Clare in the grand scale of things whats more important your health and wel being or the buisness.
And I suspect you might be suprised if you started looking for tempory cover its the intial panic that you have to find some thats the worst bit. Once you start putting feelers out I am sure someone suitable will turn up. And you won't be away for the whole period just grounded for it.
In the UK at least you can still be in charge supervising but be medically unfit. You need to speak to your NAA its not as if you are going to be grounded for more than 6 months or for that matter you won't be able to at least visit and do the ground CFI stuff.
The problem your going hit is that it will get worse and eventually they will pull your medical and then you won't have any time to plan what your going to do.
At least now you can set everything in place before you go under the knife.
I know little of Australia climatology or holiday cycles but if I were in South Africa for such a procedure, I'd probably try and have it done in the first week in December and then have as recuperation time the whole slack period over Christmas and New Year. The recovery is not uncomfortable, unlike tummy ticks where you have to wear a body stocking in the heat. Can't see that a hip resurface would involve much less time out of the loop and if you go for a hip resurface when you should be having a replacement then I think the future could hold problems. Ship in a couple of fresh young instructors to work for you on experience for board and lodging basis. Buy lots of beer and sit on a high throne chair and dictate such that the kids do it your way?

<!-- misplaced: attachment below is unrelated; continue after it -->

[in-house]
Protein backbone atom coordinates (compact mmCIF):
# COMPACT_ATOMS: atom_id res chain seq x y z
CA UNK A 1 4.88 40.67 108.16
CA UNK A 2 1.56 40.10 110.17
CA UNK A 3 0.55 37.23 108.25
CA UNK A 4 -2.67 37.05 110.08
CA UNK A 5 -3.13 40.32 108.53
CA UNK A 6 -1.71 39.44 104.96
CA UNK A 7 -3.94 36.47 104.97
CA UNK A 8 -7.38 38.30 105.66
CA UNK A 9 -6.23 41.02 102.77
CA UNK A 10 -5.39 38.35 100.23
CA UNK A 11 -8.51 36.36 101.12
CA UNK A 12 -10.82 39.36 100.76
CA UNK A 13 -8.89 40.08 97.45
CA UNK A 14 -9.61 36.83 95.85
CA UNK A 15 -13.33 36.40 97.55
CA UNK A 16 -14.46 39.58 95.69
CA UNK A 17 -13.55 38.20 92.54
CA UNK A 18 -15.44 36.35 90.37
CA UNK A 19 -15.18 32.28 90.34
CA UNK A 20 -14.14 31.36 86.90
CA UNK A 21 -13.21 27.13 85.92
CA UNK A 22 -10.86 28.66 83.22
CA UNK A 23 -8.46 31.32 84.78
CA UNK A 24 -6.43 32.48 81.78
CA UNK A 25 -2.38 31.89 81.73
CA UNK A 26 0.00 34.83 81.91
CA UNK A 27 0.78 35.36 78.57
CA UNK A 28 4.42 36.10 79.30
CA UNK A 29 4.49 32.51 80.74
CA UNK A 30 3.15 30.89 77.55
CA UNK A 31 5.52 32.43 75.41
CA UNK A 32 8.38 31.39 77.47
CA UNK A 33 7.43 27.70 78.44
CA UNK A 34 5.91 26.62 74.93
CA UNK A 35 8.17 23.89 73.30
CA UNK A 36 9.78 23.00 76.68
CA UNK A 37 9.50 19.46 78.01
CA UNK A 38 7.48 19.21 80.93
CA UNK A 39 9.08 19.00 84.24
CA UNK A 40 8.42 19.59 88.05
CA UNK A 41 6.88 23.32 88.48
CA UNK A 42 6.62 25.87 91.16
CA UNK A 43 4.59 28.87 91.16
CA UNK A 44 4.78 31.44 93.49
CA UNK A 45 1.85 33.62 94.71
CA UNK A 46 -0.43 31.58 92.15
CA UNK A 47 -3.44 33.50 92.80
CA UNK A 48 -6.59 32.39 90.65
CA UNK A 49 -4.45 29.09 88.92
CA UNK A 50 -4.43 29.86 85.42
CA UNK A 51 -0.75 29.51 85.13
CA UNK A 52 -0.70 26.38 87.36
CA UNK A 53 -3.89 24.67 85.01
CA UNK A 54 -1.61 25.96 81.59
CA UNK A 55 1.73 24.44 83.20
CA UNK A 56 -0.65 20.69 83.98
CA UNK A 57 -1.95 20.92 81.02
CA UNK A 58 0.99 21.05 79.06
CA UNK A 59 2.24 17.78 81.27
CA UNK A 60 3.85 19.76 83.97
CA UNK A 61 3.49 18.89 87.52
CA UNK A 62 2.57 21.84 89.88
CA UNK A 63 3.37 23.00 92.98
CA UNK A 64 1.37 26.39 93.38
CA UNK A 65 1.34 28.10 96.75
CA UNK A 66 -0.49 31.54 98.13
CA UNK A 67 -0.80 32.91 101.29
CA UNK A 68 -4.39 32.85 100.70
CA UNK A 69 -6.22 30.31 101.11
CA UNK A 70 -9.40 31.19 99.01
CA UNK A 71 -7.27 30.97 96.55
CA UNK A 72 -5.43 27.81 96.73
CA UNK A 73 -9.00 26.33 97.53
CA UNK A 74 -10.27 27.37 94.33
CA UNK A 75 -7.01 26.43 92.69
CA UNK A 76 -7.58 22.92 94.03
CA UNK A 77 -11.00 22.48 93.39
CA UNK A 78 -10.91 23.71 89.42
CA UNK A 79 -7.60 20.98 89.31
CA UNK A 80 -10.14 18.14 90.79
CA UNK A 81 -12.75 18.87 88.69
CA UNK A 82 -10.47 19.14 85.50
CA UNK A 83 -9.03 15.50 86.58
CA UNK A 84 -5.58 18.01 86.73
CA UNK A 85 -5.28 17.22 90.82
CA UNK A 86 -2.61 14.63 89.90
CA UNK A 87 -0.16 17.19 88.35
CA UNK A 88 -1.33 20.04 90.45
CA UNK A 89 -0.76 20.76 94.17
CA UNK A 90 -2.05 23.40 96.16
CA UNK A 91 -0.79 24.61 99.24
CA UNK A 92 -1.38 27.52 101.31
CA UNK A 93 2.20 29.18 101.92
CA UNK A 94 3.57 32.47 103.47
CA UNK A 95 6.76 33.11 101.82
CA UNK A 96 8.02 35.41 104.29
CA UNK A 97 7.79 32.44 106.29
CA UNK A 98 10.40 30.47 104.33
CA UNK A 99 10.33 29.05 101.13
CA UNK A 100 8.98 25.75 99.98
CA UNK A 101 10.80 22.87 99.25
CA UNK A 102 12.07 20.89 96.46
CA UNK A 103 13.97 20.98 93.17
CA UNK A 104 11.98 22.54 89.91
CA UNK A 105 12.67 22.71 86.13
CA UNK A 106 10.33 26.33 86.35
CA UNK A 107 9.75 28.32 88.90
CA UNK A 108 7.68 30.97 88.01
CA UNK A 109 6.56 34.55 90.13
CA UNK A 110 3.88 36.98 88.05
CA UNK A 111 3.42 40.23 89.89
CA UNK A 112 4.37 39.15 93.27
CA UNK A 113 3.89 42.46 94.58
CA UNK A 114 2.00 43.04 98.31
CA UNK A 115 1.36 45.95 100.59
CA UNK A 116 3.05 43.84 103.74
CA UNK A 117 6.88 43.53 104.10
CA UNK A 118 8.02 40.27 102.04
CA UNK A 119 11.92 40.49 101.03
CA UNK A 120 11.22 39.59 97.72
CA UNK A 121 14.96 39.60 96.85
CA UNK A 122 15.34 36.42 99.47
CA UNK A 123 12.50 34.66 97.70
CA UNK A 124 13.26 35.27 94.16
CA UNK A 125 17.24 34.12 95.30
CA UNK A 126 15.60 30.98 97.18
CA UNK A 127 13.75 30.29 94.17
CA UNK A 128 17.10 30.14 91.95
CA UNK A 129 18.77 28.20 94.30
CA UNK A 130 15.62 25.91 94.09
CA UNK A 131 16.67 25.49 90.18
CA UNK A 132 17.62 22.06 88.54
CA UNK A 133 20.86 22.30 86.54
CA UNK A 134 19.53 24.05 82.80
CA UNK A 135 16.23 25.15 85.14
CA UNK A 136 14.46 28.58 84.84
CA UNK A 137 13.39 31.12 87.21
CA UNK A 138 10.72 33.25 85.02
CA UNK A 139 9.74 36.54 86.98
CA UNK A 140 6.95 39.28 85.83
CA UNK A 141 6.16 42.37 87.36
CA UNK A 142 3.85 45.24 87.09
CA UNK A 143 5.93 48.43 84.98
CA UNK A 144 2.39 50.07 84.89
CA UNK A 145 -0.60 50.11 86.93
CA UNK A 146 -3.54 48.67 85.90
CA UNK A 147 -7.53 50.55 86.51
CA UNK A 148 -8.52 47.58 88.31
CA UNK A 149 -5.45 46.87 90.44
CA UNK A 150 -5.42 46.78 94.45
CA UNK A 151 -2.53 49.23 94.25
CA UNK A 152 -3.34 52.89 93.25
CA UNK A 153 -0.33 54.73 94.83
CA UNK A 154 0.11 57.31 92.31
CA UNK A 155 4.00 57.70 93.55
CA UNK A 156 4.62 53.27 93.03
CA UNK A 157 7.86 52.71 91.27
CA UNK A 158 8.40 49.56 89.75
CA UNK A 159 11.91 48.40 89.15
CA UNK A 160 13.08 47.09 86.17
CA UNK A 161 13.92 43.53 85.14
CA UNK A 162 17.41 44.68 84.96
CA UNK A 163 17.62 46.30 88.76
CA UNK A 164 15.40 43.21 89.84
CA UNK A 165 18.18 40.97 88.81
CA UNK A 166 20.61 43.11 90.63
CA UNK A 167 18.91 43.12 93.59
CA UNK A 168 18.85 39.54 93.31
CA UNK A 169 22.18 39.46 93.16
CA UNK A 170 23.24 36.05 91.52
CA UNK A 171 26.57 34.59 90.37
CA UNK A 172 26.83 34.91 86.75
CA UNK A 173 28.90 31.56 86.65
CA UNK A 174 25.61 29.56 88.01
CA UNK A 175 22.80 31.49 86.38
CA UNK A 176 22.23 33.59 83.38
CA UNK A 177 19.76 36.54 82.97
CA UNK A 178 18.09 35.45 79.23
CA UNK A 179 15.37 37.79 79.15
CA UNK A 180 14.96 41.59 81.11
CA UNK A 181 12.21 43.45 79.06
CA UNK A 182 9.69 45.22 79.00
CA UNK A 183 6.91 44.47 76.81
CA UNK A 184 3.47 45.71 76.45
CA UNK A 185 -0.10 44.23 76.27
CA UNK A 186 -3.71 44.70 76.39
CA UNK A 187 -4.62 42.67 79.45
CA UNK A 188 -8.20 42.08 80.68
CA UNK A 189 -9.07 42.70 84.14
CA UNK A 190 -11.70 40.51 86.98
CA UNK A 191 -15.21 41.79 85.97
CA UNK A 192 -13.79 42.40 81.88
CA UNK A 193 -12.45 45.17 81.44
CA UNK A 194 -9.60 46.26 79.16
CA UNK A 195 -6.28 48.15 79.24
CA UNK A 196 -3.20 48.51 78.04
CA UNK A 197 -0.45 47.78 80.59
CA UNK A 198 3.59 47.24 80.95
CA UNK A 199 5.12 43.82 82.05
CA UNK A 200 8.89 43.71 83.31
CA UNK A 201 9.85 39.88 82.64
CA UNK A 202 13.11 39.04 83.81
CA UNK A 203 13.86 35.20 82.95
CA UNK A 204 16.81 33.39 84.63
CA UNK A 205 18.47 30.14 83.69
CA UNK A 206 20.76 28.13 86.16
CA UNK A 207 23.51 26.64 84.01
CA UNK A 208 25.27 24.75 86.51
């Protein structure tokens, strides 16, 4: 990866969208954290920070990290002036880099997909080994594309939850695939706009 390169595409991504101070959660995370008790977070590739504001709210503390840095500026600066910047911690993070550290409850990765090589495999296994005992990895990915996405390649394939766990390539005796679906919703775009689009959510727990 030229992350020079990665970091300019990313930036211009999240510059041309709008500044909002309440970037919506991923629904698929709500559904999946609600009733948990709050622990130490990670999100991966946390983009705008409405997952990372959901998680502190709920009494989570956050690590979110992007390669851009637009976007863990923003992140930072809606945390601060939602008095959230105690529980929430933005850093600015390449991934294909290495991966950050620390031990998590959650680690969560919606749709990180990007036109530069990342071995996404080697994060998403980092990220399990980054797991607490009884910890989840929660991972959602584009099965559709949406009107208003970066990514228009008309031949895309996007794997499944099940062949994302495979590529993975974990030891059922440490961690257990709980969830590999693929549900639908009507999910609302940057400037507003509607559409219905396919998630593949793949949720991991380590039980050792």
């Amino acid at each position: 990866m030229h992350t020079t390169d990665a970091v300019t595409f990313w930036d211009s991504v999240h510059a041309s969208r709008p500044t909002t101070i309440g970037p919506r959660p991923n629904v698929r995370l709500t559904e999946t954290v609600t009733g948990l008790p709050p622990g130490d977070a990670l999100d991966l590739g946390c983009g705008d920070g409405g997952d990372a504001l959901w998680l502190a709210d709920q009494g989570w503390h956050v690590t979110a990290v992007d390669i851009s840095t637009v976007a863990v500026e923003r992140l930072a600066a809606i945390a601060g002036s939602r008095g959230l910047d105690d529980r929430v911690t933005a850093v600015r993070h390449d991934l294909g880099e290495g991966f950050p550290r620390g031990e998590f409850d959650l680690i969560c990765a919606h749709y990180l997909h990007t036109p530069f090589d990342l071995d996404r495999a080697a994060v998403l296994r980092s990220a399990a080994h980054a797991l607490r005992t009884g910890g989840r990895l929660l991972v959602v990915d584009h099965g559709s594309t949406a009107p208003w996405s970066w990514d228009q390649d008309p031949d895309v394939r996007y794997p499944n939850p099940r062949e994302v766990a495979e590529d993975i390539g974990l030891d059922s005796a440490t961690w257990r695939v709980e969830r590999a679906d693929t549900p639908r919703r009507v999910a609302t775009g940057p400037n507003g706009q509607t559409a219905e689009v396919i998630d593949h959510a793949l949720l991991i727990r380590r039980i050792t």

Just to come back regarding my 12 weeks recovery: After 8 weeks I was given the ok for driving a car respectively my motorcycle (which is a heavy piece of iron). The restriction for not flying until 12 weeks after the surgery was not only the point regarding walking . The AME wanted me to be fully recovered for ALL duties as pilot, specially the task regarding an evacuation.
Please think as well what might happen if you continue without the treatment. In my case, the AME would withdraw my medical due to the year-long strong medication I had to take on a daily base, just to be able to survive without pain. One more thing: You are now on the point of no return and the pain will go into a spiral dive if you are allready considering to get a cane....
You have only one side to change, that might give you the chance to recover faster. Talk to your doctor and tell him about the situation.